From the early days of motoring, Rolls-Royce cars were favorites of the Maharajahs of India. The rulers of the pre-independence princely states had considerable wealth and were inclined to spend it, on clothes, jewelry, royal palaces and fine motor cars. And so it was in 1934 that His Highness Dharmendrasinhji Lakhajiraj, the Thakore Sahib (Lord) of Rajkot, decided to replace his 20-year-old Rolls-Royce with a new one - not just any Rolls-Royce, but one that has become renowned as the "Star of India", named for the famous 563-carat star sapphire.
Thakore Sahib Dharmendrasinhji Lakhajiraj ordered a Rolls-Royce Phantom II to replace the 1909 Barker-bodied Silver Ghost open-drive landaulet (chassis number 60797) that he had inherited from his father. Chassis 188PY was duly completed at the Rolls-Royce works at Derby and dispatched to London coachbuilders Thrupp & Maberly Ltd. for a handsome and striking All-Weather Cabriolet body.
The Phantom II was the last model designed by Henry Royce prior to his death in 1933. Introduced in September 1929, it replaced the New Phantom, which we retrospectively call "Phantom I". The Phantom II differed from its predecessor both in its appearance and in its chassis, although the overhead valve 7,668 cc engine remained much the same.
His Highness's new car was painted saffron ochre, a shade which symbolised purity, while the bonnet and wings were left in polished aluminium. The interior was trimmed in ochre leather, and the wood dashboard was marbled with saffron paste. It had steerable driving lights and two small lights that flashed orange, signalling that the road should be cleared for its royal passenger. There were searchlights on each side, with smaller lights attached to the windshield, each with a mirror on its back side. The Rajkot state crest appeared on the doors and side windows along with the motto "Dharmi praja raja," meaning "An impartial ruler of men of all faiths". The back of the front seats has a half moon and full moon design made of ivory and dark semi-precious stones, with two small ivory elephant heads in the middle.
The reign of Thakore Shri Dharmendrasinhji Lakhajiraj, however, was not a happy one. His lavish lifestyle and heavy taxation of his subjects vexed the citizens, who did not appreciate his collection of fine cars. There were many protests, strikes and demonstrations. Finally, Thakore Sahib Dharmendrasinhji died early in 1940, while hunting lions in the Sasan Gir forest.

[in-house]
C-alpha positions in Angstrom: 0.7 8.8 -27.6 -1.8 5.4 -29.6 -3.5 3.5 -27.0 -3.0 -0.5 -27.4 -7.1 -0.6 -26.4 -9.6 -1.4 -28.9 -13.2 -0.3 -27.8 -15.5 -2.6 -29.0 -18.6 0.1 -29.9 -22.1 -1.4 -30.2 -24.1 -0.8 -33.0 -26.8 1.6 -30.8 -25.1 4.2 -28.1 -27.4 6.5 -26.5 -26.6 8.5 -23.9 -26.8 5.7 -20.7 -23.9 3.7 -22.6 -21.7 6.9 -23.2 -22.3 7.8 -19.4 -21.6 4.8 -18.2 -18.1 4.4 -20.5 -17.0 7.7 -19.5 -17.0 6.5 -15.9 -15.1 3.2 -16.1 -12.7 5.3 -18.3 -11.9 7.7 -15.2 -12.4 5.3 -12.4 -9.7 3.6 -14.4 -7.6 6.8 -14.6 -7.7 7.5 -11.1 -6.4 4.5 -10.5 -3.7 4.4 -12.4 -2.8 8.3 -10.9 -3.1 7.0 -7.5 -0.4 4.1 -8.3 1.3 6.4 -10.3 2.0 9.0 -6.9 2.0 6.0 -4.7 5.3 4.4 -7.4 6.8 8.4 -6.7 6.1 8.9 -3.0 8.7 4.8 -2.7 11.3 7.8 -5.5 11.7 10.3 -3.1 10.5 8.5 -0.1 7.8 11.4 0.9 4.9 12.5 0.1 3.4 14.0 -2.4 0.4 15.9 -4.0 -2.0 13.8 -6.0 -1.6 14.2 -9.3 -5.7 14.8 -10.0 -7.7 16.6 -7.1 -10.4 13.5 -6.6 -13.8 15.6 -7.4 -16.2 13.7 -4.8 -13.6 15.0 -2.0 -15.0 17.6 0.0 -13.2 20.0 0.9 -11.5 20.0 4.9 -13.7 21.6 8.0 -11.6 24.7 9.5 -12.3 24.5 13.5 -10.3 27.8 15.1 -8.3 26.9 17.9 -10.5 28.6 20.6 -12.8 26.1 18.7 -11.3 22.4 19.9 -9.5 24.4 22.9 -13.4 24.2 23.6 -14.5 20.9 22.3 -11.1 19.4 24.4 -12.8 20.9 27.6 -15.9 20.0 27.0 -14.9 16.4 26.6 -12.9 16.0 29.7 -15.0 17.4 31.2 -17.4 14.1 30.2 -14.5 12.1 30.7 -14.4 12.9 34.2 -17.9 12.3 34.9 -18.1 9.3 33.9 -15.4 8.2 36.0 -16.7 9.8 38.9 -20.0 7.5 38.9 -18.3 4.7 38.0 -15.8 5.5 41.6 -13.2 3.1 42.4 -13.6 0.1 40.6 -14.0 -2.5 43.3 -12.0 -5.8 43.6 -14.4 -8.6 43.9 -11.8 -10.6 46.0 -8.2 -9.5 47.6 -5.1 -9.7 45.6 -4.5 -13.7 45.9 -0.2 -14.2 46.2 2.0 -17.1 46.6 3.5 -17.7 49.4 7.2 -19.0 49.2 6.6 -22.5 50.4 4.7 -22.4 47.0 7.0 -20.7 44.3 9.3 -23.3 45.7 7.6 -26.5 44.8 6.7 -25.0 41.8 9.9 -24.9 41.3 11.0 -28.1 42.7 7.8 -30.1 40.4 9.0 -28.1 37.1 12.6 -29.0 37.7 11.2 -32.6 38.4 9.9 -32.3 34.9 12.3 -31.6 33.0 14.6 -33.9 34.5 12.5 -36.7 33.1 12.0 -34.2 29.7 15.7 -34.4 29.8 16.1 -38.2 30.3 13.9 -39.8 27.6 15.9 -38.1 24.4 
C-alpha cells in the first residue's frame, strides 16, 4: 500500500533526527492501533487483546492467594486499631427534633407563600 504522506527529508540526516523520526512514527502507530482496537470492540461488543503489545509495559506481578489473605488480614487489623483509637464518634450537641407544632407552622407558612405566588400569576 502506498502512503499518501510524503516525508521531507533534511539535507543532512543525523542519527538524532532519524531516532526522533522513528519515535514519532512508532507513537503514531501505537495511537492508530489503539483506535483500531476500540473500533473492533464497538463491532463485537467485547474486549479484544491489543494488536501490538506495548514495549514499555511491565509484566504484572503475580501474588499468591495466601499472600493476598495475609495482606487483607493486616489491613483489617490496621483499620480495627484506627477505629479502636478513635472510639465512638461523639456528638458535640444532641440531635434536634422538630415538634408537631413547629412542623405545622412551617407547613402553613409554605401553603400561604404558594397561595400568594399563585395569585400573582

Little is known of the Star of India from this period until the 1960s. The name is thought to have been bestowed in modern times, but it has become indelibly linked to the car. In 1965, British collector Bill Meredith-Owens found the car while adventuring in Rajkot. He immediately wanted it, but negotiations for its acquisition and export took three years. Once expatriated, it became the star attraction at his museum at Stratford-upon-Avon, Warwickshire.
Meredith-Owens had Wood and Pickett carry out a general overhaul in 1970, after which he and his wife took the car on a lengthy tour through Sweden and Norway. In 1977, it was a participant in the great Rolls-Royce parade at Windsor Castle to celebrate the Silver Jubilee of Queen Elizabeth II.
In 1989, after Bill Meredith-Owens' death, his heirs sold the car collection. After purchase by a German doctor, the Star of India came to the notice of Rolls-Royce collector Hans-Günter Zach, who purchased it in 2000.
In 2001, the Star of India suffered an engine fire that affected parts of the front body area and interior. Expert repairs were carried out, making the car ready for Techno Classica in Essen in April 2002 and a return trip to England later that month for Queen Elizabeth's Golden Jubilee.
Source: RM Auctions.
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